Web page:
That would be unfortunate, as the Andrew Holness-led administration has a penchant for waste, corruption, scandals, cronyism, nepotism, and need guardrails, such as a strong Opposition and vibrant parliamentary committees to keep it on the straight and narrow.
Just hearing the ongoing Petrojam saga unearthed by the parliamentary committees and the schemes and plans to hide it from the public is disheartening. Yet the PNP can’t make headway.
What is happening to the PNP today is a severe fall from grace, especially for PNP stalwarts who bragged for decades that Jamaica is PNP country.
Now, Phillips, since assuming leadership, cannot win a seat for the party in either local government or general elections, only in garrison constituencies.
That is disappointing and it has placed him and the party in an untenable situation of no answers and no hope, as captured in words issued by party faithful, former general secretary Paul Burke.
Burke, using a car analogy, said the party has had a defective vehicle for years and do not want to admit the truth. Elaborating, Burke said, “If you have a vehicle with four bad tyres, faulty steering, poor shock absorbers, the driver will not make a difference.” Really!
Tell that to England’s former Prime Minister Tony Blair when he took control of a moribund socialist Labour Party, changed direction, emphasis, and policy tools, and made it relevant for most of England, not just a stodgy group of unimaginative leftists. Look at Singapore, which started well behind Jamaica before Independence. That country’s car was derelict, but leadership made a difference.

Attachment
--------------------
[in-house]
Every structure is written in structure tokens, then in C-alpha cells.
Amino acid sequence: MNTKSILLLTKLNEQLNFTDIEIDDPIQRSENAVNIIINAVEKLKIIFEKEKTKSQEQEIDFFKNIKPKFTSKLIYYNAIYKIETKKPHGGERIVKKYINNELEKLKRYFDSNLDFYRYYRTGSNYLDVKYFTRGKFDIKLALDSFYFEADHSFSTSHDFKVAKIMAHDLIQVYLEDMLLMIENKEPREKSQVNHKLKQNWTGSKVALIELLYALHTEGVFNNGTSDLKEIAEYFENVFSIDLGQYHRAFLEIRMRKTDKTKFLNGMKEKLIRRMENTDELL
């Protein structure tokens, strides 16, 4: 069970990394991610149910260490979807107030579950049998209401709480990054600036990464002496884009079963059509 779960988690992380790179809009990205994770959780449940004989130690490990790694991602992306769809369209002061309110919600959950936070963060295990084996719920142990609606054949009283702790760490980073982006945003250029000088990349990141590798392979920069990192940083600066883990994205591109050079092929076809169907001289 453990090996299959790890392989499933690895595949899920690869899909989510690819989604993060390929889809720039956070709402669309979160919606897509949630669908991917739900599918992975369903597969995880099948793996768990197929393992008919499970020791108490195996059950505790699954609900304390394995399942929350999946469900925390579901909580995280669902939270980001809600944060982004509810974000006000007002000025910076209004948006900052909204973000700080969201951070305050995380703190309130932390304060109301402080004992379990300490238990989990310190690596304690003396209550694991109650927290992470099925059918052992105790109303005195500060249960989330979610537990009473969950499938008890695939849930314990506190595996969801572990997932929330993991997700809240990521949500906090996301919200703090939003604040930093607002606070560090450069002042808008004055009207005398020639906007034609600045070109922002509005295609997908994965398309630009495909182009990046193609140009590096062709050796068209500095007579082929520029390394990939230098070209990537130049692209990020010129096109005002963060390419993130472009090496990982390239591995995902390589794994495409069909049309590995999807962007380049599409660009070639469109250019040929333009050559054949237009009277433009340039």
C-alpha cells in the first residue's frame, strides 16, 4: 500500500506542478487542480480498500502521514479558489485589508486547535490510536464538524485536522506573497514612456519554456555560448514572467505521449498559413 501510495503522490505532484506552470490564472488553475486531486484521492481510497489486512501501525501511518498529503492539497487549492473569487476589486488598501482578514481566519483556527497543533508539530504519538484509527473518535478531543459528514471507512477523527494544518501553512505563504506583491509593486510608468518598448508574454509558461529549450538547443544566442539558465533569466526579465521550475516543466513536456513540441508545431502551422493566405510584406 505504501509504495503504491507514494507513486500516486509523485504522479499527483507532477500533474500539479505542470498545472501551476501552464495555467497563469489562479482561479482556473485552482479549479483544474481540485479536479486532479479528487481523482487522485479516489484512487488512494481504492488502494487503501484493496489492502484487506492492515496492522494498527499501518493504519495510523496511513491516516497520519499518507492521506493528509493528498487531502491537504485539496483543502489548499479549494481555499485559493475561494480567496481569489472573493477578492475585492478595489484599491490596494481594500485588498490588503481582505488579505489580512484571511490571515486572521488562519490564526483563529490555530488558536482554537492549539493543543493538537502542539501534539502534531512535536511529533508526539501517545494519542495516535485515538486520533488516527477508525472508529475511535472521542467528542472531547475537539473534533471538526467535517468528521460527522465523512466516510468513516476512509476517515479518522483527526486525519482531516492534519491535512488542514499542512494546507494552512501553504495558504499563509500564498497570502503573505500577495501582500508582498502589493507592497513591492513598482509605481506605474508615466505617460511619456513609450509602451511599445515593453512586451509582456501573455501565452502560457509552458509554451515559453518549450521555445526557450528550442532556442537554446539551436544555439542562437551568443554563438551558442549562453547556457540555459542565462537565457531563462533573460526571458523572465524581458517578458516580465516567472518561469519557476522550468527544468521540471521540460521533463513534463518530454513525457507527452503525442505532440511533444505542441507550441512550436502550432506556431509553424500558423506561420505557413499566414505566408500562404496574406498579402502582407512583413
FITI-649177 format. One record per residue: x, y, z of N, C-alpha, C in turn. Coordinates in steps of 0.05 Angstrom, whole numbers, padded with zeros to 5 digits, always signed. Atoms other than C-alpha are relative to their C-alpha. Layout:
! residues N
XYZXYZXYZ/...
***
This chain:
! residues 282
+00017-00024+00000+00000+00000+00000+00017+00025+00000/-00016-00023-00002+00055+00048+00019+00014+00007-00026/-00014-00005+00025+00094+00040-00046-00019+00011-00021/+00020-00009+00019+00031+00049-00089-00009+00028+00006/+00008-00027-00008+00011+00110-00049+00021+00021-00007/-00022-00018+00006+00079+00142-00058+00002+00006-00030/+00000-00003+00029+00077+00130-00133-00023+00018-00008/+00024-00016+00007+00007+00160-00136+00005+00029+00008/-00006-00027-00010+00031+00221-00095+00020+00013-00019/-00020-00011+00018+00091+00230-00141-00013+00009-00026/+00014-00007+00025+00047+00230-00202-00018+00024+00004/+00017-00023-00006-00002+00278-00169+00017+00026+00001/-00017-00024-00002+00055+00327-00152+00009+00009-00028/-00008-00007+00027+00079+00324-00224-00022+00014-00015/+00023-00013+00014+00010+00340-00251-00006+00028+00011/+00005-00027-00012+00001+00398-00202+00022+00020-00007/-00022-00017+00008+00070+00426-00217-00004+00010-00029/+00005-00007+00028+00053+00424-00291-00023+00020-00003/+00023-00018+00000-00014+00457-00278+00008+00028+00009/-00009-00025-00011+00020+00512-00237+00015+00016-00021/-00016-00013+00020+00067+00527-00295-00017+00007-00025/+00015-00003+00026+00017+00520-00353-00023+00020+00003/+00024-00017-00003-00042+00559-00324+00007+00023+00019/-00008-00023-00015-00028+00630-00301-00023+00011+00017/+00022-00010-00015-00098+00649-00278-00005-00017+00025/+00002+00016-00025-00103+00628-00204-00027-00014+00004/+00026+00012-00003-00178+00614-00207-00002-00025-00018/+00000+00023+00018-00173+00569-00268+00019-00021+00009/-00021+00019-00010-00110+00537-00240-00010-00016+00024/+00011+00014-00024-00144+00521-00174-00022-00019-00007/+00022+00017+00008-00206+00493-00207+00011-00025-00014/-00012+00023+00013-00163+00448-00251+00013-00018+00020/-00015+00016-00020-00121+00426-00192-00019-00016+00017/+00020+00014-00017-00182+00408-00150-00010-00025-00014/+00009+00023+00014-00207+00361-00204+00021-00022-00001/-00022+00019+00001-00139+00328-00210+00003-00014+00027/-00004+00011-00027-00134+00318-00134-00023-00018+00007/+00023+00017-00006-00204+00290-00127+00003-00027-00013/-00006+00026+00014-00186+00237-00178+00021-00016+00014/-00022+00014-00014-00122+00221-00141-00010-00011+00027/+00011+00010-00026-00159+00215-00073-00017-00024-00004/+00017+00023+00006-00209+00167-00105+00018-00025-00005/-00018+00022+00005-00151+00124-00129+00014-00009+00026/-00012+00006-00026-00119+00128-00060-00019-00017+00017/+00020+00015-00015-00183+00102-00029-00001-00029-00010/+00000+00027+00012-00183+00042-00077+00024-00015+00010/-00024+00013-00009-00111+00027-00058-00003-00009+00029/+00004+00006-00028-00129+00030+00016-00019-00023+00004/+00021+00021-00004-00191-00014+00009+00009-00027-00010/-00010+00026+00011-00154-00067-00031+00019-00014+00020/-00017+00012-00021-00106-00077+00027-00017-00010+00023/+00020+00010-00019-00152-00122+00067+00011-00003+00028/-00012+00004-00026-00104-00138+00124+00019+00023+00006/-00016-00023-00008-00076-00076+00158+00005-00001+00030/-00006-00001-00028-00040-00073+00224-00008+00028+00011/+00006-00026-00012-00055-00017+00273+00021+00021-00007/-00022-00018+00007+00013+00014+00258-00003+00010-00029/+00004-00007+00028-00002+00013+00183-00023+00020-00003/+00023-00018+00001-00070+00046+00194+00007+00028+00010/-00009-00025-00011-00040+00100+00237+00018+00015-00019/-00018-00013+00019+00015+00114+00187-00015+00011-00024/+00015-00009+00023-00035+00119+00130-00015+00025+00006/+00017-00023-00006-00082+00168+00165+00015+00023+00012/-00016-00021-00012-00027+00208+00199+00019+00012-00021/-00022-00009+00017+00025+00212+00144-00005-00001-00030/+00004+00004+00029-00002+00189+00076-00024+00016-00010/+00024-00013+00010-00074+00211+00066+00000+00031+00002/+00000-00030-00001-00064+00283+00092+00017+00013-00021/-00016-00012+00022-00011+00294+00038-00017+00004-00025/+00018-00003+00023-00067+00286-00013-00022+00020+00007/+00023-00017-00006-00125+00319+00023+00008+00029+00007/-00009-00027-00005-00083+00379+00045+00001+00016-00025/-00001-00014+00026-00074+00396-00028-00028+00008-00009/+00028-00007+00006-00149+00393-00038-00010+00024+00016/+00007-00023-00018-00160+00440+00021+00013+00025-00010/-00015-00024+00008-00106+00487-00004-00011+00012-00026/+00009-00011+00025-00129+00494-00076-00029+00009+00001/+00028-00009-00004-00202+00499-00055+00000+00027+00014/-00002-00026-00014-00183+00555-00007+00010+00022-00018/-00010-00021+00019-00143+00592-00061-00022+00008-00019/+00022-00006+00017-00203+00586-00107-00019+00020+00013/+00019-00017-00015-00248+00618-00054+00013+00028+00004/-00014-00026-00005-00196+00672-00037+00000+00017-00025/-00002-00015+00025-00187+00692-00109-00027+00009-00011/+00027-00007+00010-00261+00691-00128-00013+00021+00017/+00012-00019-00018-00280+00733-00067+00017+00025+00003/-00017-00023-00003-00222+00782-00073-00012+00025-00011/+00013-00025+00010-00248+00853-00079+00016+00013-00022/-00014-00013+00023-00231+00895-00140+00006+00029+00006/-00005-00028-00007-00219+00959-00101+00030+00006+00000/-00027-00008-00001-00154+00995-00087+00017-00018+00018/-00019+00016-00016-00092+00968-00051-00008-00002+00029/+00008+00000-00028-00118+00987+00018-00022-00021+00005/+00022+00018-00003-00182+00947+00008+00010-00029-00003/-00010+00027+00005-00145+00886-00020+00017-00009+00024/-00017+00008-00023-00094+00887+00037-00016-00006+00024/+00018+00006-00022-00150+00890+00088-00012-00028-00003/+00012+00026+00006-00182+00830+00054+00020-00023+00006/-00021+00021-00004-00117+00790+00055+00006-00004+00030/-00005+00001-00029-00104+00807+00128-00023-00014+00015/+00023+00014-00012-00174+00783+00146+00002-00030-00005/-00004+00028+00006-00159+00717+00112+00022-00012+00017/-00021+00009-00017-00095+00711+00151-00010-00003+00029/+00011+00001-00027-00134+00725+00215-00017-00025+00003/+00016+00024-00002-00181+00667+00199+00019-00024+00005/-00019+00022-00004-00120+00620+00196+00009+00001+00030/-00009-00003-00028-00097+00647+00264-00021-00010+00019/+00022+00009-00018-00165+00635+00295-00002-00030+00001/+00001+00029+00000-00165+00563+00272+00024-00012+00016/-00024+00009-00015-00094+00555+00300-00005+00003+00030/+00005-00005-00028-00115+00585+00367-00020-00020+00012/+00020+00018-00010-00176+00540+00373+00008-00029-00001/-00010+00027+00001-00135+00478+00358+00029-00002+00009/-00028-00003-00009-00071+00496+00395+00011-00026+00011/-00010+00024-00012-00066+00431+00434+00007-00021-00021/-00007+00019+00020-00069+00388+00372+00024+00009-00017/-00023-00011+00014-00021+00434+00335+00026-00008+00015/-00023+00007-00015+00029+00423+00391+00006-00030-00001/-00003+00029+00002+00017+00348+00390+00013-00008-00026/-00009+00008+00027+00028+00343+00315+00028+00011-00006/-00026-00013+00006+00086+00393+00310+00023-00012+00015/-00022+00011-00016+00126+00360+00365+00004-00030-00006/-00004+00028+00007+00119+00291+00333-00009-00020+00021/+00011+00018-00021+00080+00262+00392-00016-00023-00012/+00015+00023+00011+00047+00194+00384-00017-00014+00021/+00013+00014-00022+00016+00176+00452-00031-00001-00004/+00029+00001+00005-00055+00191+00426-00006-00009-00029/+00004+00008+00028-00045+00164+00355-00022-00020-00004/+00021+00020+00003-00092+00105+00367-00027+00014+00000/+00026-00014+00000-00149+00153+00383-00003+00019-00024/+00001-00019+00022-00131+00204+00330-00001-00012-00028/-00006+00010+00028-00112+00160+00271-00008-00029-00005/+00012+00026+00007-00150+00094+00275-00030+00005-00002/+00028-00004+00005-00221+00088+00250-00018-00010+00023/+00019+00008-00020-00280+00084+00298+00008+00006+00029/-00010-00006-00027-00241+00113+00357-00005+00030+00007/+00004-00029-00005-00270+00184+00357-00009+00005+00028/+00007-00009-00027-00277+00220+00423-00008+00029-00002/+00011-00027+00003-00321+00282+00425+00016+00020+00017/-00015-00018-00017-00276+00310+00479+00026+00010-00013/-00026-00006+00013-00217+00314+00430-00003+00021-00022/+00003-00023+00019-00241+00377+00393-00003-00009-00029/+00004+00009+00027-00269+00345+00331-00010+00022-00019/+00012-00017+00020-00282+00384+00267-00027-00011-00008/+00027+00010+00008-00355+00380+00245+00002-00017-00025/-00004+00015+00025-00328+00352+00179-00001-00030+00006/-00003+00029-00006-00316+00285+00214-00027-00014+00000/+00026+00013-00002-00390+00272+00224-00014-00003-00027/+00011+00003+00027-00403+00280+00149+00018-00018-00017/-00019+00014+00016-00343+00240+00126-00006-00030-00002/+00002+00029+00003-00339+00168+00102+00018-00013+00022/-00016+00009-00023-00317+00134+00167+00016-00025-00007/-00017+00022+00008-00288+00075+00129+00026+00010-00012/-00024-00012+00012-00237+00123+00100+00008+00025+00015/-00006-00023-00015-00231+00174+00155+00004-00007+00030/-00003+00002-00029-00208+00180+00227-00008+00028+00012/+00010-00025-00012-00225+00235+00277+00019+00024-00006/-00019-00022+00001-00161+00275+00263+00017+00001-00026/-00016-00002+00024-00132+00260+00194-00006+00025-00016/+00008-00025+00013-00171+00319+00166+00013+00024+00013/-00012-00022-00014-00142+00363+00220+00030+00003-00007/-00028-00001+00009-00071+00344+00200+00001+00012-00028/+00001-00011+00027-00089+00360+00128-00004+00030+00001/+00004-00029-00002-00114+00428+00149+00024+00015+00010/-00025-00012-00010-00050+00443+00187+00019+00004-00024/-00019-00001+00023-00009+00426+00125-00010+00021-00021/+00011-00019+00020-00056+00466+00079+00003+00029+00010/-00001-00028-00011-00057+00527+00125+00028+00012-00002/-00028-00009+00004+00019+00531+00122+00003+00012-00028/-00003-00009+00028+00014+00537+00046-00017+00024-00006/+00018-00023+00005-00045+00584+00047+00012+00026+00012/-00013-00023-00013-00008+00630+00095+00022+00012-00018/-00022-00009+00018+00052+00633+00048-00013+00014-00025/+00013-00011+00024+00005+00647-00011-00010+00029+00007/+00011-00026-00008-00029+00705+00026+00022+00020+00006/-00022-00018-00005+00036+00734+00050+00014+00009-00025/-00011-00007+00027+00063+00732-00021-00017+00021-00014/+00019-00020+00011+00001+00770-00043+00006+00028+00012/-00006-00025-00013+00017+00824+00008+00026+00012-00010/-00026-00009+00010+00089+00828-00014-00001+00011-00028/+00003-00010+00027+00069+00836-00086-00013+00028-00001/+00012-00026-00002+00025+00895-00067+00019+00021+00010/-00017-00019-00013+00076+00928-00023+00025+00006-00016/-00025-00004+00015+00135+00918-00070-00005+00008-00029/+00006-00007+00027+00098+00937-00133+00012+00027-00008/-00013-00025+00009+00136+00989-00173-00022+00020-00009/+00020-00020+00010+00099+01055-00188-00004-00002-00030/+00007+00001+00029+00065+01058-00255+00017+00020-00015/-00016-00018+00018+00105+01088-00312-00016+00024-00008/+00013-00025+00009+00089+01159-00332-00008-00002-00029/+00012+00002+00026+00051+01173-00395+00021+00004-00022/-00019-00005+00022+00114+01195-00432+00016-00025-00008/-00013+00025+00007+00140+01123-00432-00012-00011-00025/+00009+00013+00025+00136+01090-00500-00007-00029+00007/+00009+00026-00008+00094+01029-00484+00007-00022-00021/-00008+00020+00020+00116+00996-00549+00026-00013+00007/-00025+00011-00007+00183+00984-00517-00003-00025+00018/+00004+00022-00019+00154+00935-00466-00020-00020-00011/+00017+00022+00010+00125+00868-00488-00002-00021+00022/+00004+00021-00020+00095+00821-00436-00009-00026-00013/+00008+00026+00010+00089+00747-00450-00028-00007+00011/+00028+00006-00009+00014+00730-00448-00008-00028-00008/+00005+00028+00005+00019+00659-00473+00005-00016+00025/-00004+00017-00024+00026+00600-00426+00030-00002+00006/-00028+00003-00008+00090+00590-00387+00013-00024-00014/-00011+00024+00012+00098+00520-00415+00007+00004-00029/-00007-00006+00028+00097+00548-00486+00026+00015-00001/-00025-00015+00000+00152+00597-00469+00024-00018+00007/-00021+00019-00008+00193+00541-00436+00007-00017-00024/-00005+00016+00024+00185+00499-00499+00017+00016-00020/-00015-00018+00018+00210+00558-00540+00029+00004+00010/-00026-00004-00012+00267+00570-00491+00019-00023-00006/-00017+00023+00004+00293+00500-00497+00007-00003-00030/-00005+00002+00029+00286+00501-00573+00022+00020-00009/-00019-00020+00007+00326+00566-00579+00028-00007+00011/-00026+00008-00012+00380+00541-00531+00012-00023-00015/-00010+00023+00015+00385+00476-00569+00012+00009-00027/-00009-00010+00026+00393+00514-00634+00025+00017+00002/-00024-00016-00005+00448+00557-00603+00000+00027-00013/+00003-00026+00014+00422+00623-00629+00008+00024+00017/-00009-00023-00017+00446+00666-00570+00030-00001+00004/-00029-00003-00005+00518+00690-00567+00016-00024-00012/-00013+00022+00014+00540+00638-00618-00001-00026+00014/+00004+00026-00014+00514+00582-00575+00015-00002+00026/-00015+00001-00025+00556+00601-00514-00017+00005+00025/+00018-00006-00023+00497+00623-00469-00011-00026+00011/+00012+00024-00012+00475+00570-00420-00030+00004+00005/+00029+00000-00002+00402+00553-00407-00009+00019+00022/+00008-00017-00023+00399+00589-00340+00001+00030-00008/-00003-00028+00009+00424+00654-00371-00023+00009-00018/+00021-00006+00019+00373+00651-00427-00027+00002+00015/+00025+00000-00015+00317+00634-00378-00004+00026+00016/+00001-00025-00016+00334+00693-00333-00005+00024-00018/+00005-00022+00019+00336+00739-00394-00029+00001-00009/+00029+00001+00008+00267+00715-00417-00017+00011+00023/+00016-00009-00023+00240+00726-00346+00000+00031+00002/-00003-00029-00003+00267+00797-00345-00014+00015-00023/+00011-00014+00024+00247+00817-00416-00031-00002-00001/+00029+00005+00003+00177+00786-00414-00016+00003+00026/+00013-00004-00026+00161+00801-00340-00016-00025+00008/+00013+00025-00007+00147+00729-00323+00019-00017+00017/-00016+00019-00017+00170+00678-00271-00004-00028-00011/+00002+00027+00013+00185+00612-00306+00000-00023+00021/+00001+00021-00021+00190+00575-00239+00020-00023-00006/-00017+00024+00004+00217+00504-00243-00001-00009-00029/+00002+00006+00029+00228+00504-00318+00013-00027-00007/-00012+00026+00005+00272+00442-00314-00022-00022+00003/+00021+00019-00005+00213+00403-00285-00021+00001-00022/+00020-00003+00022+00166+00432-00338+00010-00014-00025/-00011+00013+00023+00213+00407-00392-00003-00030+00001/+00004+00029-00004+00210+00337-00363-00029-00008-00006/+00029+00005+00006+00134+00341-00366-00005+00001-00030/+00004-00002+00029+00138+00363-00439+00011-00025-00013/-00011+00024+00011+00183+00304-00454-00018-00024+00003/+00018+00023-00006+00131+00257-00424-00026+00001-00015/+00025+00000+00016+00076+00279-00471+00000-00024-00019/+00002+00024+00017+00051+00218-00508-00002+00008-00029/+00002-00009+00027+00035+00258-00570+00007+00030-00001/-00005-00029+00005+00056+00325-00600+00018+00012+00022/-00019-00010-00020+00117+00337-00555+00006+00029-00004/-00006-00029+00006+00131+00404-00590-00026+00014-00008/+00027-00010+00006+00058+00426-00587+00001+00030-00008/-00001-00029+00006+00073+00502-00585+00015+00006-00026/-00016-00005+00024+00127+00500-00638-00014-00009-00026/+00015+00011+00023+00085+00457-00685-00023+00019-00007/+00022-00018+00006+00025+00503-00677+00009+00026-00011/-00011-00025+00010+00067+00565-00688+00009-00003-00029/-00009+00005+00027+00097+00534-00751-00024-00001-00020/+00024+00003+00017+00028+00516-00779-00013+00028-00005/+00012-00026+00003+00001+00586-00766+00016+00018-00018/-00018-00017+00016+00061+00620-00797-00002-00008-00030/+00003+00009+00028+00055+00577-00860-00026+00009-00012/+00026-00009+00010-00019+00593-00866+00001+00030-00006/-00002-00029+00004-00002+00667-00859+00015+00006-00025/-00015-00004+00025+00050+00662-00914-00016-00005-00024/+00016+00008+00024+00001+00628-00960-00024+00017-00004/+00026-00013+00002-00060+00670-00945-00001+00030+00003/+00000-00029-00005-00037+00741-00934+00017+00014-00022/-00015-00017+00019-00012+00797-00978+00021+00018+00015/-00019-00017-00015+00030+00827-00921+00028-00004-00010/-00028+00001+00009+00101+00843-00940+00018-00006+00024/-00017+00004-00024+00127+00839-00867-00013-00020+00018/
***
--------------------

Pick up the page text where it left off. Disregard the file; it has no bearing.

PNP seems stuck. The naysayers, while conceding that Peter isn’t a winner, conclude that it has to be him, there is nobody else. Clearly not a ringing endorsement, especially when you add all his mistakes, including running ill-advised and unimaginative campaigns, even when he was campaign manager in the last general election. His party suffered a one-seat loss. Now, under his watch that loss had increased to three. It now stands at five.
Another big mistake was walking away from supporting the state of emergency.
Phillip’s supporters tend to equate leadership with academic brilliance, irrespective of his mistakes, and since he is the brightest of the lot, he has to stay.
Some, such as his chief of staff Imani Duncan-Price, remind Comrades of his stellar performance in getting Jamaica started on the austere economic reform programme six years ago and maintaining it for three years as finance minister.
But if Dr Phillips can’t run an exciting media-driven election campaign; can’t find traction with scandals buzzing around; continues his unfavourability rating; and there is nobody else on the horizon to lead; and the party does not see it as important to scuttle democratic socialism, a non-workable and non-relevant ideology for Jamaica; then hope is lost as the country needs a viable opposition.